Plaintiff; (2) an injunction for Court-supervised and
Defendant-funded medical monitoring for long-term
neurological affects as a result of Plaintiffs' minor
traumatic brain injuries (“MTBI”), which was a
result of Defendants' tortious conduct; (3) compensatory
damages for past, current, and future medical care; (4)
compensatory damages for pain and suffering; (5) punitive
damages; (6) any other relief; (7) attorneys' fees; (8)
and injunction and/or equitable relief against National,
holding that the insurance policy provided coverage for
Plaintiffs' injuries and claims and holding National in
bad faith under La. R.S. §§22:1892 and 22:1973. (R.
Doc. 44 at 14-28). Specifically to 8, Plaintiff seeks all
forms of insurance penalties, bad faith damages, general
damages, and attorneys' fees permitted under the
aforementioned statutes if National declines coverage. (R.
Doc. 53 at 3).
original Complaint had stated that he was an employee of AFO
and the New Orleans Voodoo, and that he was employed by AFO
from 2010 to 2014. (R. Doc. 1 at 11-12). Plaintiff added
Defendant LAF to the suit after discovering that LAF owned
the New Orleans Voodoo during the time period relevant to
Plaintiff's injuries. (R. Doc. 16 at 1). Plaintiff
submitted that he had mistakenly claimed in the Complaint
that he was employed by AFO, when in fact he was never
employed by AFO. (R. Doc. 16-1 at 2). However, Defendants
maintain, and Plaintiff now concedes, that Plaintiff was an
employee of AFO at all relevant times. (R. Doc. 87-1 at 2
n.4; R. Doc. 94 at 3).
Arena Football One, LLC (“AFO”) brought the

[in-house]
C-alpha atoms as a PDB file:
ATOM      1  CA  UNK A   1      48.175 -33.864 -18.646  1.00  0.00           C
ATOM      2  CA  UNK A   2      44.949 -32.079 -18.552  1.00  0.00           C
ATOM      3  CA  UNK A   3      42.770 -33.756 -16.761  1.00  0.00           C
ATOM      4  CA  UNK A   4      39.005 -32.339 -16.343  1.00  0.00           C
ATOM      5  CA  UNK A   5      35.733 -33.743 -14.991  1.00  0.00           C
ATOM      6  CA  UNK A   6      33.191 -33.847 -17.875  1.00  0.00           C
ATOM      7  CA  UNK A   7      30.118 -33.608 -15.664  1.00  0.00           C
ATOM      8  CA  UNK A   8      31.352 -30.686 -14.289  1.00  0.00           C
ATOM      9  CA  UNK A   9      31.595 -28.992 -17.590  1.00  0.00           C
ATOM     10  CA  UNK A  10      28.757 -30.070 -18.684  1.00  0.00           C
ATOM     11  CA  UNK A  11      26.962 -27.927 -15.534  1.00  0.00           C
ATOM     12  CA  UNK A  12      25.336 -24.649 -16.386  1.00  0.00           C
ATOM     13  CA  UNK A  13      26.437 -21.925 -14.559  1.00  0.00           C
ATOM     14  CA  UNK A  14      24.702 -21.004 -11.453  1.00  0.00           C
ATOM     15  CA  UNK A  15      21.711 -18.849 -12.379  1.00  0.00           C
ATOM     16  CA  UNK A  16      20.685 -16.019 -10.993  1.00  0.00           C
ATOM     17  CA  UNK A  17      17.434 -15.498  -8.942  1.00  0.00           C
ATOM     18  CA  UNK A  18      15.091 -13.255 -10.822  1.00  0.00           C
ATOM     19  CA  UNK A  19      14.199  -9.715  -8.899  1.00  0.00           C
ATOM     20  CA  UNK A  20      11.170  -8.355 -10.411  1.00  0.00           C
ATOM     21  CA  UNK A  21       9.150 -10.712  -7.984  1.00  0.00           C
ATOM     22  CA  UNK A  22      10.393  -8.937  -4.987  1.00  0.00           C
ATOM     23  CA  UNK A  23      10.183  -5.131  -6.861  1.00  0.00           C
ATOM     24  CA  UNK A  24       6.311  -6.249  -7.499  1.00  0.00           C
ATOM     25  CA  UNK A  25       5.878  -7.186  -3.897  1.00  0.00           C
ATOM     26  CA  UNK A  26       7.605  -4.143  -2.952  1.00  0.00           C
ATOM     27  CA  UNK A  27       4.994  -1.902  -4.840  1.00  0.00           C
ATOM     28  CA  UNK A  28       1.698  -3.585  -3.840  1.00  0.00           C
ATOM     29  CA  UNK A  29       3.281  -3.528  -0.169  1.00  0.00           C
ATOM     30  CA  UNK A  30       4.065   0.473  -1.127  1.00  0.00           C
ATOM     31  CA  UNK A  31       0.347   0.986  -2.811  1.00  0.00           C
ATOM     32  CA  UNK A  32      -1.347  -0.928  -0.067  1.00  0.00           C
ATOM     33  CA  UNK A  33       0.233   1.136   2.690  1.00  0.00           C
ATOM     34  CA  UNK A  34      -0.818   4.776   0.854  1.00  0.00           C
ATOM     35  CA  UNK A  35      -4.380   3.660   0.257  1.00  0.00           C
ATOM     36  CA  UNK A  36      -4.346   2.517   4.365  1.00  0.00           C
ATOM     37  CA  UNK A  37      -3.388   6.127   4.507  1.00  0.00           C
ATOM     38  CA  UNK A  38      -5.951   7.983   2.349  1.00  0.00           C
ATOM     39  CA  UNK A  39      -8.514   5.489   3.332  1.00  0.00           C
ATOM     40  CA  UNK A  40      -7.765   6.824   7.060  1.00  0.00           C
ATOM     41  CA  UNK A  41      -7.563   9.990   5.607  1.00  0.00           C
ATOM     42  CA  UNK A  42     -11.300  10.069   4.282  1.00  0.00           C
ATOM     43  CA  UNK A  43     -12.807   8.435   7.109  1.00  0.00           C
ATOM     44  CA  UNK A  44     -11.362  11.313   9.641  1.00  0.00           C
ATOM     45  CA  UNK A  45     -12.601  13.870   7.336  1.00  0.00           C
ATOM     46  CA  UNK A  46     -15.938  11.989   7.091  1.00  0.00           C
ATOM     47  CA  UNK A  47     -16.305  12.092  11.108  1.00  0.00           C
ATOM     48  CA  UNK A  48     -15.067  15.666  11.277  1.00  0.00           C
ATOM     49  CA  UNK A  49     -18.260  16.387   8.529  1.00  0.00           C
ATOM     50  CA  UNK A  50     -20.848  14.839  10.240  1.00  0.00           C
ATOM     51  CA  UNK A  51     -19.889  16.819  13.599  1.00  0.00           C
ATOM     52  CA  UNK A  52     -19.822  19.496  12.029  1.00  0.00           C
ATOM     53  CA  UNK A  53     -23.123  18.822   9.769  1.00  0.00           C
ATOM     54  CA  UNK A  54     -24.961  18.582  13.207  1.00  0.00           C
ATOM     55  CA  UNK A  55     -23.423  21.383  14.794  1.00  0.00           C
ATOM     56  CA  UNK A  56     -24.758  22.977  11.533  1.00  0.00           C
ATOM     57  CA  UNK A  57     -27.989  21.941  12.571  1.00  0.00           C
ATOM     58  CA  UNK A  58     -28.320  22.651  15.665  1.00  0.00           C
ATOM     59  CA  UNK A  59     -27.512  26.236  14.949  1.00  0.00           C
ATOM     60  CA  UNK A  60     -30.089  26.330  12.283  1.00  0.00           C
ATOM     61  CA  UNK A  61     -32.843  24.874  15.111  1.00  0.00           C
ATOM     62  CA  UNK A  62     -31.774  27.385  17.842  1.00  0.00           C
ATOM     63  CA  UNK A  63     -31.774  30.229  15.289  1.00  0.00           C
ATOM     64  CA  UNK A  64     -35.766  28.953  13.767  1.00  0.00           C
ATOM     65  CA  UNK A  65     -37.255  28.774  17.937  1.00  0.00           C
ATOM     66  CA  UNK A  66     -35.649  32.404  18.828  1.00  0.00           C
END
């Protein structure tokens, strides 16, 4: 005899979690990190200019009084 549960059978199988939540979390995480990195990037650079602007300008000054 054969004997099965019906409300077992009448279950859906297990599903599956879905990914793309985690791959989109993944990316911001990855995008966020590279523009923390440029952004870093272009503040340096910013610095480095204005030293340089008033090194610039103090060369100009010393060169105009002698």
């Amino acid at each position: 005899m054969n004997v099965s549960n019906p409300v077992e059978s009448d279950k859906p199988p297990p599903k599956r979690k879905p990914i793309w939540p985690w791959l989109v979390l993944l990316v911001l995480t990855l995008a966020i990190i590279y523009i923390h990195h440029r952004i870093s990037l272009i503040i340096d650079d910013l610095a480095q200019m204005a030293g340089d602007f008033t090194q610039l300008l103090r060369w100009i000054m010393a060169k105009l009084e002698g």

present motion for summary judgment, maintaining that the
instant suit is precluded because at the time of his alleged
injuries, Plaintiff was an employee of AFO and therefore can
only seek recovery through the Louisiana Worker's
Compensation Act (“LWCA”). (R. Doc. 87-1 at 1).
Plaintiff responded, alleging that certain claims under
intentional tort remain: AFO failed to pay Plaintiff's
medical expenses, failed to provide medical treatment, and
failed to have a proper concussion protocol. (R. Doc. 94).
Because AFO acted with specific intent to cause him injury
and damages and because intentional torts are excluded from
the LWCA, Plaintiff argues his suit is properly before this
court. Id. at 3.
LAW AND ANALYSIS
Summary Judgment Standard
judgment is appropriate when “the pleadings, the
discovery and disclosure materials on file, and any
affidavits show that there is no genuine issue as to any
material fact and that the movant is entitled to judgment as
a matter of law.” Celotex Corp. v. Catrett,
477 U.S. 317, 322 (1986) (citing Fed.R.Civ.P. 56(c));
Little v. Liquid Air Corp., 37 F.3d 1069, 1075 (5th
Cir. 1994). When assessing whether a dispute as to any
material fact exists, the Court considers “all of the
evidence in the record but refrains from making credibility
determinations or weighing the evidence.” Delta
& Pine Land Co. v. Nationwide Agribusiness Ins. Co.,
530 F.3d 395, 398 (5th Cir. 2008).
Federal Rule of Civil Procedure 56(c), the moving party bears
the initial burden of “informing the district court of
the basis for its motion, and identifying those portions of
[the record] which it believes demonstrate the absence of a
genuine issue of material fact.” Celotex, 477
U.S. at 322. When the moving party has met its Rule 56(c)
burden, “[t]he non-movant cannot avoid summary judgment
. . . by merely making ‘conclusory allegations' or
‘unsubstantiated assertions.'” Calbillo
v. Cavender Oldsmobile, Inc., 288 F.3d 721, 725 (5th
Cir. 2002) (quoting Little, 37 F.3d at 1075).
“The mere existence of a scintilla of evidence in
support of the plaintiff's position will be insufficient;
there must be evidence on which the jury could reasonably
find for the plaintiff.” Anderson v. Liberty Lobby,
Inc., 477 U.S. 242, 253 (1986). All reasonable
inferences are drawn in favor of the nonmoving party, but a